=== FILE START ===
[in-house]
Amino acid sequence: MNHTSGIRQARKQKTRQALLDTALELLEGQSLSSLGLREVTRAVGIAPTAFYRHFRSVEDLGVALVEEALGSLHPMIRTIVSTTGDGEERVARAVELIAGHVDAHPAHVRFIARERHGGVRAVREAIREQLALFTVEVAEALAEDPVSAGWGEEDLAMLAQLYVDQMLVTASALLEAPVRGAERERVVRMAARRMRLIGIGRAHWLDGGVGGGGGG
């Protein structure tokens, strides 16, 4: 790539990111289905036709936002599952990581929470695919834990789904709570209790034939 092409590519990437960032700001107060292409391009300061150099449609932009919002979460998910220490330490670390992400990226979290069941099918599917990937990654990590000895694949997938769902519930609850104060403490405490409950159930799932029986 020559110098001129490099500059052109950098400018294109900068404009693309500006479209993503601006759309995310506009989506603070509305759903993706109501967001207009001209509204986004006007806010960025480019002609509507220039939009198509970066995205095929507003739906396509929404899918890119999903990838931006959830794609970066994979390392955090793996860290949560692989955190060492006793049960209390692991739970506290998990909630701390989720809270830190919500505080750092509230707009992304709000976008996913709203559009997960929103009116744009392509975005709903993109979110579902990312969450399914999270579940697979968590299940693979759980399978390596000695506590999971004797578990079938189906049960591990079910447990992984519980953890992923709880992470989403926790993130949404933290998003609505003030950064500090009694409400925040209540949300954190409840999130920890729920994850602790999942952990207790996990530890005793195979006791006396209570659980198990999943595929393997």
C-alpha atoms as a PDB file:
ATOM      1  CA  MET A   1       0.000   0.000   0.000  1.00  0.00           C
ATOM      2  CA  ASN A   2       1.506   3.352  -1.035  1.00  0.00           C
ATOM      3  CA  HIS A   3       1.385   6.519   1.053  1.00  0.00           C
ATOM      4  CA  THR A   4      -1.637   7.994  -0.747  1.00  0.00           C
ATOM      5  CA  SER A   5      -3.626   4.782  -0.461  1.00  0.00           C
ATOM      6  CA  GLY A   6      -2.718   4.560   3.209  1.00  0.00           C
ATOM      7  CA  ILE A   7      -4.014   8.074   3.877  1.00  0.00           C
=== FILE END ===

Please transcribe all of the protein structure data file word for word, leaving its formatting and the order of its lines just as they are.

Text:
[in-house]
Amino acid sequence: MNHTSGIRQARKQKTRQALLDTALELLEGQSLSSLGLREVTRAVGIAPTAFYRHFRSVEDLGVALVEEALGSLHPMIRTIVSTTGDGEERVARAVELIAGHVDAHPAHVRFIARERHGGVRAVREAIREQLALFTVEVAEALAEDPVSAGWGEEDLAMLAQLYVDQMLVTASALLEAPVRGAERERVVRMAARRMRLIGIGRAHWLDGGVGGGGGG
């Protein structure tokens, strides 16, 4: 790539990111289905036709936002599952990581929470695919834990789904709570209790034939 092409590519990437960032700001107060292409391009300061150099449609932009919002979460998910220490330490670390992400990226979290069941099918599917990937990654990590000895694949997938769902519930609850104060403490405490409950159930799932029986 020559110098001129490099500059052109950098400018294109900068404009693309500006479209993503601006759309995310506009989506603070509305759903993706109501967001207009001209509204986004006007806010960025480019002609509507220039939009198509970066995205095929507003739906396509929404899918890119999903990838931006959830794609970066994979390392955090793996860290949560692989955190060492006793049960209390692991739970506290998990909630701390989720809270830190919500505080750092509230707009992304709000976008996913709203559009997960929103009116744009392509975005709903993109979110579902990312969450399914999270579940697979968590299940693979759980399978390596000695506590999971004797578990079938189906049960591990079910447990992984519980953890992923709880992470989403926790993130949404933290998003609505003030950064500090009694409400925040209540949300954190409840999130920890729920994850602790999942952990207790996990530890005793195979006791006396209570659980198990999943595929393997």
C-alpha atoms as a PDB file:
ATOM      1  CA  MET A   1       0.000   0.000   0.000  1.00  0.00           C
ATOM      2  CA  ASN A   2       1.506   3.352  -1.035  1.00  0.00           C
ATOM      3  CA  HIS A   3       1.385   6.519   1.053  1.00  0.00           C
ATOM      4  CA  THR A   4      -1.637   7.994  -0.747  1.00  0.00           C
ATOM      5  CA  SER A   5      -3.626   4.782  -0.461  1.00  0.00           C
ATOM      6  CA  GLY A   6      -2.718   4.560   3.209  1.00  0.00           C
ATOM      7  CA  ILE A   7      -4.014   8.074   3.877  1.00  0.00           C